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Rust – Mutable and Shared Borrowing

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There are two types of borrowing in Rust – mutable and shared borrowing – and they involve references.

Rust Mutable Borrowing

Using sample codes, Mutable Borrowing in Rust means the owner passes the variable’s ownership to a function but making the variable open to value change. The function definition must specify the parameter with &mut before the type. For instance, line 1 has this parameter definition – v: &mut i32. On the other hand, codes that call the function must provide a mutable variable using the &mut specified before the variable name.

Example 1 – Modify Integer Value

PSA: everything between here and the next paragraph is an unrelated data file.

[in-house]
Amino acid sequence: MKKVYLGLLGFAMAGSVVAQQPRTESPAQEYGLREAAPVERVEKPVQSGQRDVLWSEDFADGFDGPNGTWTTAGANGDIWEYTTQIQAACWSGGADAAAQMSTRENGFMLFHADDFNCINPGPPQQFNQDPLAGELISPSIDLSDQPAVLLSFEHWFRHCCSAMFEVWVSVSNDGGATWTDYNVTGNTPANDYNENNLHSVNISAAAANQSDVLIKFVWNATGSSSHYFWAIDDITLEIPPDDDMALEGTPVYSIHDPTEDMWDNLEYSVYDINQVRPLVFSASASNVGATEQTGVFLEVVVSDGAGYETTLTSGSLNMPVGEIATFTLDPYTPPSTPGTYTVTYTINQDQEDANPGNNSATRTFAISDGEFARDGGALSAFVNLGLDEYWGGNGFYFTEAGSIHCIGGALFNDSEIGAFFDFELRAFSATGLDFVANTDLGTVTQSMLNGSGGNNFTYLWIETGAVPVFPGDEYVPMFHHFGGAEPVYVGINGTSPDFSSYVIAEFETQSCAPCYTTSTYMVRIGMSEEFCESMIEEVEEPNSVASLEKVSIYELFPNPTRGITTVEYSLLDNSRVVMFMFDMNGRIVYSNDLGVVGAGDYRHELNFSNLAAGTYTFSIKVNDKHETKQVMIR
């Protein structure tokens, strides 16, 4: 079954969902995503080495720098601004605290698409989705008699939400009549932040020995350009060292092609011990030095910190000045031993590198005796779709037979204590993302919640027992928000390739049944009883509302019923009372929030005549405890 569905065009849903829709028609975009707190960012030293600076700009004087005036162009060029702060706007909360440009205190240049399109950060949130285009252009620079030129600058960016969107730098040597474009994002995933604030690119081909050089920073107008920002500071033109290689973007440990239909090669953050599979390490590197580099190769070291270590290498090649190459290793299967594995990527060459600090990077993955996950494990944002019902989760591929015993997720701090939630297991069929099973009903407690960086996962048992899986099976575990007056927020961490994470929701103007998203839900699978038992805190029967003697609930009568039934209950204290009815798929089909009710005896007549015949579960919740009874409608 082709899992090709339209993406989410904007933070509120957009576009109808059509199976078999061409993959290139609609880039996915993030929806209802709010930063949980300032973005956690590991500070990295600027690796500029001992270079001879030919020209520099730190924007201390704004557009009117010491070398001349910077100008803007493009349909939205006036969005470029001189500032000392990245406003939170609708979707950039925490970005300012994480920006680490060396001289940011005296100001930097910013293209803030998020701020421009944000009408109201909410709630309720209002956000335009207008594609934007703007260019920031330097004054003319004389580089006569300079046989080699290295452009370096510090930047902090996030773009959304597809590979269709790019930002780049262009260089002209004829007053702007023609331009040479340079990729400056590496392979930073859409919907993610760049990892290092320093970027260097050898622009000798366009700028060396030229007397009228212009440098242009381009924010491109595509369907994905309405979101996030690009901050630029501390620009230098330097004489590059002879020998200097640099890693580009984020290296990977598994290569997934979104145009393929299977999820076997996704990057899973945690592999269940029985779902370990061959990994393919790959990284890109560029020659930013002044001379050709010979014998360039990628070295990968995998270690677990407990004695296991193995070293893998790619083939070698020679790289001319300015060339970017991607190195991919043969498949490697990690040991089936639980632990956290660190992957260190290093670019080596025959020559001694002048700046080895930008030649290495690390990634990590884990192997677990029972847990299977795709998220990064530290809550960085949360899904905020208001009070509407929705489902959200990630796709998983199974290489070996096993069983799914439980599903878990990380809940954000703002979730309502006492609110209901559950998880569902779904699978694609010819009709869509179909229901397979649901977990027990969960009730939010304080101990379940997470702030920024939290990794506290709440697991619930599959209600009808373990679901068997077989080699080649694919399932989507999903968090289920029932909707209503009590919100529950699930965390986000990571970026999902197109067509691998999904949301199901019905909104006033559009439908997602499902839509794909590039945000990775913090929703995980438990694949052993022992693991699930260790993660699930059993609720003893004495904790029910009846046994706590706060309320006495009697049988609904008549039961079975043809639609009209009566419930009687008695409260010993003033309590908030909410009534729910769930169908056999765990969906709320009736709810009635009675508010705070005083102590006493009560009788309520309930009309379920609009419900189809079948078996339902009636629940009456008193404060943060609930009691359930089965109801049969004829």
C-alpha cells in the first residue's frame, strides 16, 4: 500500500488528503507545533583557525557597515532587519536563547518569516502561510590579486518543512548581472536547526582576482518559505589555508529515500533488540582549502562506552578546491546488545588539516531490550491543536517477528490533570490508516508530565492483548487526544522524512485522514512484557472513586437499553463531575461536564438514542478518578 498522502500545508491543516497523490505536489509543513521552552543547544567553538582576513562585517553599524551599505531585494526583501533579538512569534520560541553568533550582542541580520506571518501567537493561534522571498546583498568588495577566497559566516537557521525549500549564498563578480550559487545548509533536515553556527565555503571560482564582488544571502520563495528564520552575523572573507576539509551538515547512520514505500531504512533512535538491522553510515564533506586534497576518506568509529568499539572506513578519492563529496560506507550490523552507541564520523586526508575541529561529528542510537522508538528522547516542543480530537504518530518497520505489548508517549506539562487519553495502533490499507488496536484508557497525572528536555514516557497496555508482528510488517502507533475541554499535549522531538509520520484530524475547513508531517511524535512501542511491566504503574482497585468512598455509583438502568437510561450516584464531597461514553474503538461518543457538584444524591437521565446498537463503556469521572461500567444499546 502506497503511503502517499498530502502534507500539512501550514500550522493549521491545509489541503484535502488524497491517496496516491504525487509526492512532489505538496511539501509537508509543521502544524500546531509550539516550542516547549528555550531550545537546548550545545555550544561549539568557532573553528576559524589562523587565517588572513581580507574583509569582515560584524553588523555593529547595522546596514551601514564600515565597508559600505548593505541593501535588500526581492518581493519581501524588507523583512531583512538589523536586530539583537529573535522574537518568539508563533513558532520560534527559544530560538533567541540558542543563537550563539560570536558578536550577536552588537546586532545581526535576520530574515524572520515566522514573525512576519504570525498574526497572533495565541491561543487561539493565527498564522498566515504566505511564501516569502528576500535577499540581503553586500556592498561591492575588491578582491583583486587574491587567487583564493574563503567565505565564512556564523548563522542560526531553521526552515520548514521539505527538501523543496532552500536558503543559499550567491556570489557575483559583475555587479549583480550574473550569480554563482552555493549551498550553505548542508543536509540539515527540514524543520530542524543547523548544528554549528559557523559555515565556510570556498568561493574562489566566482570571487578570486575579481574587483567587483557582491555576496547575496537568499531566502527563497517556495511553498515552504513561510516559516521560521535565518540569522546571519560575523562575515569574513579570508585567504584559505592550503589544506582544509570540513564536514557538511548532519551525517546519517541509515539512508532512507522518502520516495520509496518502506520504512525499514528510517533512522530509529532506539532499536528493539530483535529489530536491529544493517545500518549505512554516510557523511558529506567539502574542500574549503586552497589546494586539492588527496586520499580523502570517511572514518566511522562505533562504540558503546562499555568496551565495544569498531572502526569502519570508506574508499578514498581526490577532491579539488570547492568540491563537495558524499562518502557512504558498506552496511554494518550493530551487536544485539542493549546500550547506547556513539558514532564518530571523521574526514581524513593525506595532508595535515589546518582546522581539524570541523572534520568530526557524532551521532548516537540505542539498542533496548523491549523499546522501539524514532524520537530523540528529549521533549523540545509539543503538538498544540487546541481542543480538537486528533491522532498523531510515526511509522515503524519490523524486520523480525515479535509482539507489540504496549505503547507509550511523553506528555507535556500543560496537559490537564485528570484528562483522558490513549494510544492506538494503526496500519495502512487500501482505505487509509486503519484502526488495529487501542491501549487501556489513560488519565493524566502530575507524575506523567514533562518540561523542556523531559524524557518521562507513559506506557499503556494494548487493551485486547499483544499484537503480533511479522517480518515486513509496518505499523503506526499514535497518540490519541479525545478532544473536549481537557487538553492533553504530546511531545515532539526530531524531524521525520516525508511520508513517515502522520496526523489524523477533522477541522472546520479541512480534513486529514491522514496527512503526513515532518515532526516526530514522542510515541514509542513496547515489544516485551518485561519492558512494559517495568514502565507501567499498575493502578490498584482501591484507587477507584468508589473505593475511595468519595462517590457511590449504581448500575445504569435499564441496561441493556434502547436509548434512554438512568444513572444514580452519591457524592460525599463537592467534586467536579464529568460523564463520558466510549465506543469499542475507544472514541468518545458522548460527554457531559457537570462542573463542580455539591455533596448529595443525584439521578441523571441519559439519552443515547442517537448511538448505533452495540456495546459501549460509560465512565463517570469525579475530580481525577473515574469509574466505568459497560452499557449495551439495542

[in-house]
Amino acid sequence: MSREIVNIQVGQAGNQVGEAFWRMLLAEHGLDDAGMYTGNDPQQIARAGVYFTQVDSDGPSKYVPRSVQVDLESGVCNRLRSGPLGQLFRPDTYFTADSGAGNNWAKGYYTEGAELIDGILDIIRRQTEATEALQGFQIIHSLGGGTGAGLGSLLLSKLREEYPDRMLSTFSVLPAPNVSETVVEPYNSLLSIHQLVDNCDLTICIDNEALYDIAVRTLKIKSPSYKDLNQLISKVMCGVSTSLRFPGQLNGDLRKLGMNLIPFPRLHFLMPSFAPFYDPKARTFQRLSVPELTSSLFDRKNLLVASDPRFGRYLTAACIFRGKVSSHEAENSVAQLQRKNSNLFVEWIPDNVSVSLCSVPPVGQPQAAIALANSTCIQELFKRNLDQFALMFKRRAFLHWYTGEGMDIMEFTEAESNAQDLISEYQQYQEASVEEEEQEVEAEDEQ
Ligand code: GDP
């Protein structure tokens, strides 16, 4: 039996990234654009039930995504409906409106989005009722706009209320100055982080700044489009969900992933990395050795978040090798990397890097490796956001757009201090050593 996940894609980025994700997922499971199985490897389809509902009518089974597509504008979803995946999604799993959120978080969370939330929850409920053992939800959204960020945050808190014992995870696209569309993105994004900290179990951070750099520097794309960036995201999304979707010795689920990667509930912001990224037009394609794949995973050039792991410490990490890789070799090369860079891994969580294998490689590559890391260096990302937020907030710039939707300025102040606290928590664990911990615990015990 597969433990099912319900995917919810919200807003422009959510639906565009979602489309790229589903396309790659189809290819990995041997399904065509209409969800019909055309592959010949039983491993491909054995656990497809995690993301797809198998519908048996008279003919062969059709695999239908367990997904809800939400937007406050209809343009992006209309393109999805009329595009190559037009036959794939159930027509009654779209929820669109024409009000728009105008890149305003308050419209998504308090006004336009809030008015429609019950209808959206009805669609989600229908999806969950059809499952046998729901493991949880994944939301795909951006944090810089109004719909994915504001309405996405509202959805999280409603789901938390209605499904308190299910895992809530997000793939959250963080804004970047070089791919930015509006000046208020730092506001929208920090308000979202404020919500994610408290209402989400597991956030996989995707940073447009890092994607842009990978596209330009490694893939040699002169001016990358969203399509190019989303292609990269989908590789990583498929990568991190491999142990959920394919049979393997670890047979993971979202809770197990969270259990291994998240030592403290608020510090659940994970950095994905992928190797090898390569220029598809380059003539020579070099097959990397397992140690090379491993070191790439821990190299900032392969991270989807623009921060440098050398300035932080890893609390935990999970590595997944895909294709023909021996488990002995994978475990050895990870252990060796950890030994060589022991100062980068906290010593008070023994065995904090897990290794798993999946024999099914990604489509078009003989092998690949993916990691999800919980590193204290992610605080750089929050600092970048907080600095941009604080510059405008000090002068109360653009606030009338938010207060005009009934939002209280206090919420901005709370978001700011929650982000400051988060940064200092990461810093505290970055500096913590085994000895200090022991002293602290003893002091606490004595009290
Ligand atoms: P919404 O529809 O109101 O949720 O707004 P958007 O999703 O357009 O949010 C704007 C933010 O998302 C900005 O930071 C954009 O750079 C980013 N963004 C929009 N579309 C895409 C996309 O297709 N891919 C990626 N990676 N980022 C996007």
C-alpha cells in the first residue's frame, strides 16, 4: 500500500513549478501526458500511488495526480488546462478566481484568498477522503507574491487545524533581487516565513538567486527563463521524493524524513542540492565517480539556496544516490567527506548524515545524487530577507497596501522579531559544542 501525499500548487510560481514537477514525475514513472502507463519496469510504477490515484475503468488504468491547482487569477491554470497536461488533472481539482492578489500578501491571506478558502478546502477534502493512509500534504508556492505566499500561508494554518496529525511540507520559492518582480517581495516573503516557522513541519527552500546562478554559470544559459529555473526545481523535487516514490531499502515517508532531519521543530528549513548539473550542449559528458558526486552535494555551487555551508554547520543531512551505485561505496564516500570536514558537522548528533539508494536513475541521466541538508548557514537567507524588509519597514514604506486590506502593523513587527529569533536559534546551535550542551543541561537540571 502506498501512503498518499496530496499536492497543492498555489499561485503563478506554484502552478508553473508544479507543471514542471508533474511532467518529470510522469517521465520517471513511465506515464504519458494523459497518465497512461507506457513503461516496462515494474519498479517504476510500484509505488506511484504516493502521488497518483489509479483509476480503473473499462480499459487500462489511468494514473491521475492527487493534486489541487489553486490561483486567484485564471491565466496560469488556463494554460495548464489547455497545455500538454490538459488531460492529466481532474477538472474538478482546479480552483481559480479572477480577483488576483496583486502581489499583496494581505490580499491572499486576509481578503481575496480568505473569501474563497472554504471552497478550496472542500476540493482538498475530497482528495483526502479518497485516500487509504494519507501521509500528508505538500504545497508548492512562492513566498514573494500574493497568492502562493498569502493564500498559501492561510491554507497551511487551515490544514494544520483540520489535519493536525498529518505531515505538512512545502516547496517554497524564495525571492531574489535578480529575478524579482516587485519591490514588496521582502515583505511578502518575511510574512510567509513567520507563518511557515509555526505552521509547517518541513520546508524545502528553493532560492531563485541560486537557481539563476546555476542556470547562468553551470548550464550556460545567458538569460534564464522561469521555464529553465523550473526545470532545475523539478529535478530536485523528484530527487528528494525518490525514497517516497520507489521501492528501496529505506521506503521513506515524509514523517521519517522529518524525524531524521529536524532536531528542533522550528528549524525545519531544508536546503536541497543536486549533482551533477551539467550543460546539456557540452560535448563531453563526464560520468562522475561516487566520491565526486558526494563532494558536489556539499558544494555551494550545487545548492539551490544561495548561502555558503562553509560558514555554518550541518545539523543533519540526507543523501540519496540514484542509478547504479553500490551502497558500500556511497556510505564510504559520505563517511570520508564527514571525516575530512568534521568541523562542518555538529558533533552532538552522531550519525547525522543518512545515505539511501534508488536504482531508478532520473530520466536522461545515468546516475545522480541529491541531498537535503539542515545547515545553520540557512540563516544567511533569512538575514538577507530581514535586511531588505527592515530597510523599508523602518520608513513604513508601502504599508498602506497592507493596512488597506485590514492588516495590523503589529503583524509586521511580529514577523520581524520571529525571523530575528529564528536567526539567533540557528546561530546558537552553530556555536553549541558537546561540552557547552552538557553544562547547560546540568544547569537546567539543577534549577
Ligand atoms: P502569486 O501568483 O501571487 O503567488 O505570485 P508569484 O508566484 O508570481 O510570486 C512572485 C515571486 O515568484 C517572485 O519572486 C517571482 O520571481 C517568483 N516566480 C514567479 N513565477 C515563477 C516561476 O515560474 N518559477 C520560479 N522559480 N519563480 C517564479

This example outputs the following.

Example 2 – Modify Vect Contents

This outputs

Rust Shared Borrowing

Also using sample codes, Shared Borrowing in Rust means the owner passes a copy of the variable’s value to a function. Therefore, any changes to the function parameter within the function does not change the original variable. The function definition must specify the parameter with & prefixed to the type. For instance, line 1 has this parameter definition – v: &i32. However, codes that call the function must only provide a variable name.

Example 3 – Share Integer Value

This outputs

Understanding Ownership

The concept of ownership and how it works is central to these examples for Shared and Mutable borrowing in Rust. For more information, please see Understanding Ownership.

Karl San Gabriel

Karl San Gabriel

Professional Software Developer